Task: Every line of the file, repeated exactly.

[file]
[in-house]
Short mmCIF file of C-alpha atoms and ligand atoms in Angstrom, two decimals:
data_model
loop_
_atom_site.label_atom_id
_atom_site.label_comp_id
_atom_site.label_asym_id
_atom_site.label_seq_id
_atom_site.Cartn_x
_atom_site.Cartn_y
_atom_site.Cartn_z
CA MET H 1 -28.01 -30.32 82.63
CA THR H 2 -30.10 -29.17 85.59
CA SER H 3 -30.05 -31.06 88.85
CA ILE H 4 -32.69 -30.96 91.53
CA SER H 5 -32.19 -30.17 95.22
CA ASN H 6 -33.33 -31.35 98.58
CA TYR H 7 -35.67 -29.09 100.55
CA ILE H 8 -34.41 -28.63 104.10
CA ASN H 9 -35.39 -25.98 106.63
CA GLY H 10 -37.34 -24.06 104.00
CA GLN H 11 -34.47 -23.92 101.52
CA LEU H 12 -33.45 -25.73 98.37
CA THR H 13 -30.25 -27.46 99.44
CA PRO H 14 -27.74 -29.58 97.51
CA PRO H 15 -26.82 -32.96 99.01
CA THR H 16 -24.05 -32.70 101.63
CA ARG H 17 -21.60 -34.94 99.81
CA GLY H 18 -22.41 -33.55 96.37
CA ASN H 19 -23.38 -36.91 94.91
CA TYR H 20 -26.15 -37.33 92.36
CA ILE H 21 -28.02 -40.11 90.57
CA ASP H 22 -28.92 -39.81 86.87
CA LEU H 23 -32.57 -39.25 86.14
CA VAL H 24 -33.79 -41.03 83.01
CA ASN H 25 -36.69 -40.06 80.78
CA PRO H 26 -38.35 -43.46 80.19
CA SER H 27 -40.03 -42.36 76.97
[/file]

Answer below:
[in-house]
Short mmCIF file of C-alpha atoms and ligand atoms in Angstrom, two decimals:
data_model
loop_
_atom_site.label_atom_id
_atom_site.label_comp_id
_atom_site.label_asym_id
_atom_site.label_seq_id
_atom_site.Cartn_x
_atom_site.Cartn_y
_atom_site.Cartn_z
CA MET H 1 -28.01 -30.32 82.63
CA THR H 2 -30.10 -29.17 85.59
CA SER H 3 -30.05 -31.06 88.85
CA ILE H 4 -32.69 -30.96 91.53
CA SER H 5 -32.19 -30.17 95.22
CA ASN H 6 -33.33 -31.35 98.58
CA TYR H 7 -35.67 -29.09 100.55
CA ILE H 8 -34.41 -28.63 104.10
CA ASN H 9 -35.39 -25.98 106.63
CA GLY H 10 -37.34 -24.06 104.00
CA GLN H 11 -34.47 -23.92 101.52
CA LEU H 12 -33.45 -25.73 98.37
CA THR H 13 -30.25 -27.46 99.44
CA PRO H 14 -27.74 -29.58 97.51
CA PRO H 15 -26.82 -32.96 99.01
CA THR H 16 -24.05 -32.70 101.63
CA ARG H 17 -21.60 -34.94 99.81
CA GLY H 18 -22.41 -33.55 96.37
CA ASN H 19 -23.38 -36.91 94.91
CA TYR H 20 -26.15 -37.33 92.36
CA ILE H 21 -28.02 -40.11 90.57
CA ASP H 22 -28.92 -39.81 86.87
CA LEU H 23 -32.57 -39.25 86.14
CA VAL H 24 -33.79 -41.03 83.01
CA ASN H 25 -36.69 -40.06 80.78
CA PRO H 26 -38.35 -43.46 80.19
CA SER H 27 -40.03 -42.36 76.97